case Add: return lhs->eval() + rhs->eval();
                case Sub: return lhs->eval() - rhs->eval();
                case Mul: return lhs->eval() * rhs->eval();
                case Div: return lhs->eval() / rhs->eval();
                default: throw "Unimplemented";

int main() {
    const Expr* e = new BinaryExpr(Mul, new AtomicExpr(5), new BinaryExpr(Add, new AtomicExpr(3), new AtomicExpr(1)));
    std::cout << e->eval() << std::endl;
    delete e;

This code is semantically the same as Java. It’s a bit verbose but no worse than Rust. However, it’s filled with pitfalls.

You might’ve noticed the throw OhNo {} in the default implementation of eval(). Because C++ doesn’t have abstract classes, the base Expr class might be instantiated, which is illegal. One way to partially fix this would be to make AtomicExpr the base class but that’s not terribly intuitive. Another pitfall here is that method dispatch is somewhat tricky in C++. Overridden methods have to be called through a pointer for the override to actually work, so it’s easy to write code which mistakenly calls Expr::eval when BinaryExpr::eval or AtomicExpr::eval should be called instead.

The final way to implement this program in C++ is using std::variant. std::variant is a bad time. Here’s what it looks like:

enum BinOp { Add, Sub, Mul, Div };

struct AtomicExpr;
struct BinaryExpr;

using Expr = std::variant<AtomicExpr, BinaryExpr>;

struct AtomicExpr { 
    int val; 
    AtomicExpr(int val) : val(val) {}

struct BinaryExpr { 
    BinOp op;
    std::shared_ptr<Expr> lhs;
    std::shared_ptr<Expr> rhs;

    BinaryExpr(BinOp op, Expr lhs, Expr rhs) {
        this->op = op;
        this->lhs = std::make_shared<Expr>(lhs);
        this->rhs = std::make_shared<Expr>(rhs);

int eval(const Expr& e);

struct EvalVisitor {
    int result;

    void operator()(const AtomicExpr& e) {
        result = e.val;

    void operator()(const BinaryExpr& e) {
        int lhs = eval(*e.lhs);
        int rhs = eval(*e.rhs);

        switch (e.op) {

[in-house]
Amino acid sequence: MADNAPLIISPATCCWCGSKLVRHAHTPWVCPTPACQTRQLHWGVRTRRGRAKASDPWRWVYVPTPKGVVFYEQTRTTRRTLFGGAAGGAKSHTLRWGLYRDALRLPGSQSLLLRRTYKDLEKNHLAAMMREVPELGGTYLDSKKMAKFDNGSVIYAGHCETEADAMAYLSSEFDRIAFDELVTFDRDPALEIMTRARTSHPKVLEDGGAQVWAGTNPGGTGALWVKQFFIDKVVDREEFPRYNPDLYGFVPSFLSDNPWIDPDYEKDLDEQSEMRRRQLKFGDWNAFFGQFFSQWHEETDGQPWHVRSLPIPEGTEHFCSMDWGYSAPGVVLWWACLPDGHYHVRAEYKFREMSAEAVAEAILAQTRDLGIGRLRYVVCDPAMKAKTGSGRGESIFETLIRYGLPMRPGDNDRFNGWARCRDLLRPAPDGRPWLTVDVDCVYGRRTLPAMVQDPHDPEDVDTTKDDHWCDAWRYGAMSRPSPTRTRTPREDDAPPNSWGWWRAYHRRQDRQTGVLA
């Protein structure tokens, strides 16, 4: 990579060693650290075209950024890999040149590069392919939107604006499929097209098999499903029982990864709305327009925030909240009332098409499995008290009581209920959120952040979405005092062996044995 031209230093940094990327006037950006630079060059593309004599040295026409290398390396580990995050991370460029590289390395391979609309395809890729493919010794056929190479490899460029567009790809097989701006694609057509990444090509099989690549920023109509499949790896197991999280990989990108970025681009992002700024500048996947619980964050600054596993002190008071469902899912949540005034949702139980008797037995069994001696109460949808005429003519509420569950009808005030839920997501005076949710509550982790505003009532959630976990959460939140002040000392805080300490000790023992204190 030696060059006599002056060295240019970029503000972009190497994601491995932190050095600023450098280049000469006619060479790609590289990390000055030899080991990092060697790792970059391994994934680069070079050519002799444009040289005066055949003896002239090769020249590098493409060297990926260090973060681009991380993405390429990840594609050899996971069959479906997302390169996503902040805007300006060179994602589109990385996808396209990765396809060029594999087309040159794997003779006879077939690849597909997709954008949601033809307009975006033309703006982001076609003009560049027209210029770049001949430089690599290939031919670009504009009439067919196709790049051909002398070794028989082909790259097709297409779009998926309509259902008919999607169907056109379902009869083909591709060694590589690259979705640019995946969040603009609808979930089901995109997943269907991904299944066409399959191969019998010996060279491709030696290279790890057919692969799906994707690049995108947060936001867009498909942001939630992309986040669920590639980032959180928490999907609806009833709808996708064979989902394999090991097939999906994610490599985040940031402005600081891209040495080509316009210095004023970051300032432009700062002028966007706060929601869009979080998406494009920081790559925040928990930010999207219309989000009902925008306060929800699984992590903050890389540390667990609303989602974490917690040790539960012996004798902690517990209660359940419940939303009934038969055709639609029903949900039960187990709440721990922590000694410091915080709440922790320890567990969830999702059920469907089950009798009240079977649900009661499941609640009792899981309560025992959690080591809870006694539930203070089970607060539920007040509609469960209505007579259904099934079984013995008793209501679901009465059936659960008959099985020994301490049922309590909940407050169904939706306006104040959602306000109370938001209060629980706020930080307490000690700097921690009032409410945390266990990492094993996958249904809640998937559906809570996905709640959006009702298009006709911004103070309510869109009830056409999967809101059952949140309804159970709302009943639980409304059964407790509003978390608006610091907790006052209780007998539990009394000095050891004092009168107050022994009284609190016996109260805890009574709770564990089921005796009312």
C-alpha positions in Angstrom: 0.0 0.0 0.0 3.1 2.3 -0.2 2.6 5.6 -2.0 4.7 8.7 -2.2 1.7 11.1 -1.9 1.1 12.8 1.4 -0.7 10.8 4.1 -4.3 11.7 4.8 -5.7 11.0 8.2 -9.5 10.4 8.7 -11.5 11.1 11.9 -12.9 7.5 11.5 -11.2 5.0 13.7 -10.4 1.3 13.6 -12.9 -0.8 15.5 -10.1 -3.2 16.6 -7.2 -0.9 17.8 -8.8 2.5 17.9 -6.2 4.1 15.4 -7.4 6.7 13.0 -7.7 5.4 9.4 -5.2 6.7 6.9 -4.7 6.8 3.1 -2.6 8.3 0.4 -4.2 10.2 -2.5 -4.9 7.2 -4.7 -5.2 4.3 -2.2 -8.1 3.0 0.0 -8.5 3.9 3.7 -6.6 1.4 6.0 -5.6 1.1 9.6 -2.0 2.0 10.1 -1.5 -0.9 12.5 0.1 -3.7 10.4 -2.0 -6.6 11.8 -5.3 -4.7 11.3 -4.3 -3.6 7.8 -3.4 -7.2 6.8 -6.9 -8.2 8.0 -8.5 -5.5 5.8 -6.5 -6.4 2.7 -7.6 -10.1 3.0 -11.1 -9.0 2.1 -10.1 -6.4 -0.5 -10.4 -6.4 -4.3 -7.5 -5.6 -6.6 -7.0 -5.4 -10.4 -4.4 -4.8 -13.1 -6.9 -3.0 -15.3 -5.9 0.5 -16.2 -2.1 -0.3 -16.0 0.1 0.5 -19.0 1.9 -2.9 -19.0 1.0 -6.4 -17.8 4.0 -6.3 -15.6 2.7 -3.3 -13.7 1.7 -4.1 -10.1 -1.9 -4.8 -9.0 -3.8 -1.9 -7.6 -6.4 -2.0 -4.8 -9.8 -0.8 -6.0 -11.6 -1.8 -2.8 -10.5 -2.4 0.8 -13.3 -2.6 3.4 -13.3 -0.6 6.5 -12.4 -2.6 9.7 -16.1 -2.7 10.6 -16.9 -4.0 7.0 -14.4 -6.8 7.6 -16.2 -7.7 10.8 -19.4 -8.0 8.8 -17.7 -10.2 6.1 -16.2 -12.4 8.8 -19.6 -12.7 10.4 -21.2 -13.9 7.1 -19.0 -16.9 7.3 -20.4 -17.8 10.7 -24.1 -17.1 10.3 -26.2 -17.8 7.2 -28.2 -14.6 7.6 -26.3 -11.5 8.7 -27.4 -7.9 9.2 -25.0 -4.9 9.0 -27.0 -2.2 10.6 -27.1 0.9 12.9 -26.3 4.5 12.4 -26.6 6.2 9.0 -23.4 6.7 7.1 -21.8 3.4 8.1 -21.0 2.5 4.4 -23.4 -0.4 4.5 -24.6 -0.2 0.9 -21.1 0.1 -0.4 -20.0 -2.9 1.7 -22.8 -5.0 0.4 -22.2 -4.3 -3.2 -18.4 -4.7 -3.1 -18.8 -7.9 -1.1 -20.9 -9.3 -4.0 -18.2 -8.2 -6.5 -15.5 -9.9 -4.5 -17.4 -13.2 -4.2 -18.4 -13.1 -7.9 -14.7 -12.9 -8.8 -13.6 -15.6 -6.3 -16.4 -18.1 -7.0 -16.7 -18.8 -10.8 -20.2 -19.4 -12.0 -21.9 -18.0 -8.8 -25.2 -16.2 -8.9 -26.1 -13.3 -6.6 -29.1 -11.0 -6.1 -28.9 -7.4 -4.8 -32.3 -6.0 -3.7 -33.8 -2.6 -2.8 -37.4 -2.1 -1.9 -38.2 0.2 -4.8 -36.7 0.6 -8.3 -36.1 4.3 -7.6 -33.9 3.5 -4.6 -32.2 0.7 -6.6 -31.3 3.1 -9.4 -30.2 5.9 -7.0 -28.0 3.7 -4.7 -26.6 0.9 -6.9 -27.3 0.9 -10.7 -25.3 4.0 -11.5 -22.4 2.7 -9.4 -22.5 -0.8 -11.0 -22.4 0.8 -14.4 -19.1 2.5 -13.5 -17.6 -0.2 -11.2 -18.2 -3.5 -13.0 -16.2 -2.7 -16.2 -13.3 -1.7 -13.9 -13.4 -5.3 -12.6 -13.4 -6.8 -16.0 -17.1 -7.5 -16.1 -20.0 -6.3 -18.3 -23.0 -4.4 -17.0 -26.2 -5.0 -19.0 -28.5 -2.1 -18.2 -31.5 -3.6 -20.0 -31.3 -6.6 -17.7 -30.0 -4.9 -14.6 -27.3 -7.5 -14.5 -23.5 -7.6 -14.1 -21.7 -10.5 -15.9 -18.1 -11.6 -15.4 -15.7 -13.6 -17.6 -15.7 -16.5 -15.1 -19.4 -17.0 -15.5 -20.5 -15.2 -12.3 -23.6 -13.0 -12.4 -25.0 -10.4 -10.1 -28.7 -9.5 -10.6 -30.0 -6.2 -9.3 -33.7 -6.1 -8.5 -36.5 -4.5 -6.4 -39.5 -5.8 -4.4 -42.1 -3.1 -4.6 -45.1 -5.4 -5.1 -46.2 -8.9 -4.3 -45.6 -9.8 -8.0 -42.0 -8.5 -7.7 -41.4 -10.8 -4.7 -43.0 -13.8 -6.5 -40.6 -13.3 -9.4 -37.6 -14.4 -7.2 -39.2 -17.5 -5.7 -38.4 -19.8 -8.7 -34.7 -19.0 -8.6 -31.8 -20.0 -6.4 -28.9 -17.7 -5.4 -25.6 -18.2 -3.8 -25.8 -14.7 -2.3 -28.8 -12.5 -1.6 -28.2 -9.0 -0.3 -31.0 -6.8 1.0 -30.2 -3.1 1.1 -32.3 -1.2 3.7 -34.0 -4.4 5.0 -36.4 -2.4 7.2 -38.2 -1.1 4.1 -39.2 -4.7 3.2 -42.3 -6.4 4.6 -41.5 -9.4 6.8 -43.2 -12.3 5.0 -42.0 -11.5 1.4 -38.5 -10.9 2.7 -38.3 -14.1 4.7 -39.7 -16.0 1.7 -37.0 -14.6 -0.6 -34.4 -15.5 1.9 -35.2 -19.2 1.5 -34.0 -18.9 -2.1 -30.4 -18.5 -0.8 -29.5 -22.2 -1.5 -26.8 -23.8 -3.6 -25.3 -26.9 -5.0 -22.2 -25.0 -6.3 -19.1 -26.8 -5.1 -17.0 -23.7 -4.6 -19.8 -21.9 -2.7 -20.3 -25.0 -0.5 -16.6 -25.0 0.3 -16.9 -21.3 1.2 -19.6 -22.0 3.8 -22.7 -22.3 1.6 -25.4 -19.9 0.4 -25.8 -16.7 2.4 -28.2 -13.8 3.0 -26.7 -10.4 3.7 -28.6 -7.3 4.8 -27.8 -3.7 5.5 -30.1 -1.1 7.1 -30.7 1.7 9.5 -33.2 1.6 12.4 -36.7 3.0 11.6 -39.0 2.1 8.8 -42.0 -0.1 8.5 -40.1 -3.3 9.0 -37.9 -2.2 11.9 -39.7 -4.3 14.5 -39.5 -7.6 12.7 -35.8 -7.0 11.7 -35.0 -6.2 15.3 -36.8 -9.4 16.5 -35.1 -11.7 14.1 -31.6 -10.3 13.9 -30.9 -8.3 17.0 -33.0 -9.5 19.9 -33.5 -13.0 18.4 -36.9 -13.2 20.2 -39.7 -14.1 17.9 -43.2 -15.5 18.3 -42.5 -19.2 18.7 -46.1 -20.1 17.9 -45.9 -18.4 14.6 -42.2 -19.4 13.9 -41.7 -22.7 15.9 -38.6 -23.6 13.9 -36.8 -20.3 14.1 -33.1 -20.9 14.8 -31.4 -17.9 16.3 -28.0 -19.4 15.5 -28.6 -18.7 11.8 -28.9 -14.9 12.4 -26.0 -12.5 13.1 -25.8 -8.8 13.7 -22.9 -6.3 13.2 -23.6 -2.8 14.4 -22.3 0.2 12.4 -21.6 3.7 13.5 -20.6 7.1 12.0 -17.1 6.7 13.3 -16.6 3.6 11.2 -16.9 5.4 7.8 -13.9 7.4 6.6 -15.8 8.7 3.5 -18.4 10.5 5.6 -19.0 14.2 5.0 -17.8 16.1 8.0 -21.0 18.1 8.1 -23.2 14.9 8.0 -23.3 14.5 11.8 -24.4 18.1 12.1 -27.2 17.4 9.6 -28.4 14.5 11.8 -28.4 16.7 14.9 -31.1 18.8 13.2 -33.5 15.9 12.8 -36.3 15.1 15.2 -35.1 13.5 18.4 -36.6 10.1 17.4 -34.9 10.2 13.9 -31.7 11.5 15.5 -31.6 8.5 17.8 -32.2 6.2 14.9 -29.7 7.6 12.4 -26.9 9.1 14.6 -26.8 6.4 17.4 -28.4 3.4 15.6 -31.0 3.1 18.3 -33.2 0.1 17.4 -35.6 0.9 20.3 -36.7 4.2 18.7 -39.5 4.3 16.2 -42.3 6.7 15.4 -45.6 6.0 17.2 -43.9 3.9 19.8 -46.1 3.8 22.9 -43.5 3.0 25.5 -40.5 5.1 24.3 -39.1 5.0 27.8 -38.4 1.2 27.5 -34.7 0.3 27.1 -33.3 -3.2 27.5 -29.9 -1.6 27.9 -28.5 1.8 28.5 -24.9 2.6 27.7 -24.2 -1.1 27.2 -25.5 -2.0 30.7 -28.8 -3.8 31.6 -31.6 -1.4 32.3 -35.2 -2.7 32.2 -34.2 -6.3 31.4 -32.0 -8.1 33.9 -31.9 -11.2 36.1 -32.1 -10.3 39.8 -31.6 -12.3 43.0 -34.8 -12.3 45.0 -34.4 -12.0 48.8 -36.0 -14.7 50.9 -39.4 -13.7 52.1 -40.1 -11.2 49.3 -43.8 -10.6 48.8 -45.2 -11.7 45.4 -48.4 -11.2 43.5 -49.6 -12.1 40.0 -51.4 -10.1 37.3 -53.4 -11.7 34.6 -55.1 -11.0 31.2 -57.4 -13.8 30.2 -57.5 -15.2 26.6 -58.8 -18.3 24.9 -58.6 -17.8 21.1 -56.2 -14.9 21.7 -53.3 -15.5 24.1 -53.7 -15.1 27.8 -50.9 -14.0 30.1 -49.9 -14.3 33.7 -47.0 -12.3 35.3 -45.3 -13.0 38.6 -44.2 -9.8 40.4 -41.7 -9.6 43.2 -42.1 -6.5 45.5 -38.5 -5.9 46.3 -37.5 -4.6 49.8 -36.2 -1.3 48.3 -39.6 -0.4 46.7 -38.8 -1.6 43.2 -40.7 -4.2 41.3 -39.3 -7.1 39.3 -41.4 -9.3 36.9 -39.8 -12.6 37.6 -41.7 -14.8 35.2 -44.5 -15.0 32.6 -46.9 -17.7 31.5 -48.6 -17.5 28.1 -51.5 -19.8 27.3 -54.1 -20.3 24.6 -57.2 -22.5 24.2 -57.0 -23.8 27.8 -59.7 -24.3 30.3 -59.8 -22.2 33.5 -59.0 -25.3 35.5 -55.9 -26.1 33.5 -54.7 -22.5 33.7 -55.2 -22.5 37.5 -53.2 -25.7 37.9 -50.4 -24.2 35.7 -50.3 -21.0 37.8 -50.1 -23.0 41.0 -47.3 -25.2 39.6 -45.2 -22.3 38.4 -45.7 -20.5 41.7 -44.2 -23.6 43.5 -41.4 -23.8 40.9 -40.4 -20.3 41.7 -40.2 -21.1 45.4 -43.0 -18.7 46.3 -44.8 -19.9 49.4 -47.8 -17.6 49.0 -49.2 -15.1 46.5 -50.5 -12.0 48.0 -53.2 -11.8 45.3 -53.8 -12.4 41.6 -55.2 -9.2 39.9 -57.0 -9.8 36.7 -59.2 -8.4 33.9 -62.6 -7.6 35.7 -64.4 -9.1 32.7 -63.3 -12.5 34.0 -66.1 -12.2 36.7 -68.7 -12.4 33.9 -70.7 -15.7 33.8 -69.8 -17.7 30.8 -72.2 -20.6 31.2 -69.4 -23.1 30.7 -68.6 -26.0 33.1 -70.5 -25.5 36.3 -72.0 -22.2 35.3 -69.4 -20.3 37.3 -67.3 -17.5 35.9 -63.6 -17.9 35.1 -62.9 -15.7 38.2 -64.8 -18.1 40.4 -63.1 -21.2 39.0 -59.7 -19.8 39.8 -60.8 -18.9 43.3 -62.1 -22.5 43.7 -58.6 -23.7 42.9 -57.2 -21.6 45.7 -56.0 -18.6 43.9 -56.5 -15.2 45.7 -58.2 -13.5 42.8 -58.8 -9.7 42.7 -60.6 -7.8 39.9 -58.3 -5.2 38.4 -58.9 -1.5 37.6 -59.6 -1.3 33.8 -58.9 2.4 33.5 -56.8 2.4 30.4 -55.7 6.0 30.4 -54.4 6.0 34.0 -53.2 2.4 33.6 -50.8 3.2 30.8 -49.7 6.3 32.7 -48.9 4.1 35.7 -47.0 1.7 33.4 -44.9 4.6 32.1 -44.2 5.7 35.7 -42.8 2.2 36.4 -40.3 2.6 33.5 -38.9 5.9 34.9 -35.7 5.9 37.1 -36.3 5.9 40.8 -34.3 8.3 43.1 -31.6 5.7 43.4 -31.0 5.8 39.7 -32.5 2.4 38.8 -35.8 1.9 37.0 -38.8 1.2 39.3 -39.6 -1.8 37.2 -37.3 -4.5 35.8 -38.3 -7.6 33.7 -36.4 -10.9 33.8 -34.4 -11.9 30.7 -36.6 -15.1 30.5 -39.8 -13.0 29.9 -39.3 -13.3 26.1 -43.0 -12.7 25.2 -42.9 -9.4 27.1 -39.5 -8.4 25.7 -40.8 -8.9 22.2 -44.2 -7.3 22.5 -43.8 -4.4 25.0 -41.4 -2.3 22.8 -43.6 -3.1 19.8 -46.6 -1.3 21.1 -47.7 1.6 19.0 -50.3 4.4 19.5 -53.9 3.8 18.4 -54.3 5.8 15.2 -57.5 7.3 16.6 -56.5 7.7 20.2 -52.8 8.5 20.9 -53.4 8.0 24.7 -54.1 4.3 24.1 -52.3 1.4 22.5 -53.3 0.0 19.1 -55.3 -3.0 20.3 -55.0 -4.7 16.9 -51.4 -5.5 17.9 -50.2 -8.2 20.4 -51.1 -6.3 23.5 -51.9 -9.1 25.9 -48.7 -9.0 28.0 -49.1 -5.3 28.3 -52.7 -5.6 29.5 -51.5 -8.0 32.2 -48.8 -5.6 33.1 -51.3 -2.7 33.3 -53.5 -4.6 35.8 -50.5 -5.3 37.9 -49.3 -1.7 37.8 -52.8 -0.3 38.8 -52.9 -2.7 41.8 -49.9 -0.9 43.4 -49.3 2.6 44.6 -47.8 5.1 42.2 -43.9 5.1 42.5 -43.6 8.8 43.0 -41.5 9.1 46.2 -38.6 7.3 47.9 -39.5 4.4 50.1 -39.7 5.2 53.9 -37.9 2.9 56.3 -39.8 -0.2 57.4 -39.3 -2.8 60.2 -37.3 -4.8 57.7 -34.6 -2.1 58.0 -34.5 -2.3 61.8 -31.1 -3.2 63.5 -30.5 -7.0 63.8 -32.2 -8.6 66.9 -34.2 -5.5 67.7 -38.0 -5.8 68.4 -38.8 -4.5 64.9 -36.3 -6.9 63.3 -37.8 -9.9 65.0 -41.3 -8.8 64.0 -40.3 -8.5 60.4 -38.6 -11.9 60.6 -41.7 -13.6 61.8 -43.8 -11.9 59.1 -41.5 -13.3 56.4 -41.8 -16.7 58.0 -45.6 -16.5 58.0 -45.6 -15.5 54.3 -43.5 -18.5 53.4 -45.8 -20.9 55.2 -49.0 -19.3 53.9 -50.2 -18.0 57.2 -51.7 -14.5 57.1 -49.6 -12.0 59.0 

case Add: result = lhs + rhs; break;
            case Sub: result = lhs - rhs; break;
            case Mul: result = lhs * rhs; break;
            case Div: result = lhs / rhs; break;

int eval(const Expr& e) {
    auto visitor = EvalVisitor { 0 };
    std::visit(visitor, e);
    return visitor.result;

int main() {
    Expr e = BinaryExpr(Add, AtomicExpr(3), BinaryExpr(Mul, AtomicExpr(5), AtomicExpr(8)));
    std::cout << eval(e) << std::endl;

Constructing the actual variant structure is pretty easy. Traversing it with std::visit is not. Instead of using a Visitor struct, I could’ve used templates and dynamic closures, but, either way, sum types are clearly not C++’s strength. The error messages when using std::variant are difficult to understand.

Overall, there were three main categories:

  1. First class sum types
    • This includes the functional languages, Haskell, Scala, and Rust.
    • This way is definitely the most ergonomic.
  2. Abstract Classes / Polymorphism
    • This is primarily Java, though maybe Scala counts to some extent. There’s also C++, except that the C++ version using virtual methods was less ergonomic than simple tagged unions.
  3. Tagged unions
    • This is the approach for C and Zig, and my preferred approach with C++ too.

Then there’s std::variant, which tries to be as nice as first class some types but fails miserably.

Notably, I didn’t write about my Python or Elixir implementation. Because they’re dynamically typed, it’s pretty easy to model a polymorphic tree. The issue is that there’s no compile time safety, but that’s no different from normal with dynamic languages.

I think it’s clear that functional-inspired languages with first class sum types are by far better for modeling ASTs. However, both Scala and Rust have implemented proper algebraic data types into otherwise mostly imperative styles; the only other functional language feature that sum types kind of necessitate is pattern matching, which also fits fairly well into imperative languages. I expect first class sum types in any modern language nowadays. With that said, Zig’s alternative works really well. It fits Zig’s goal of not hiding implementation details and discards only minimal safety guarantees in order to do so.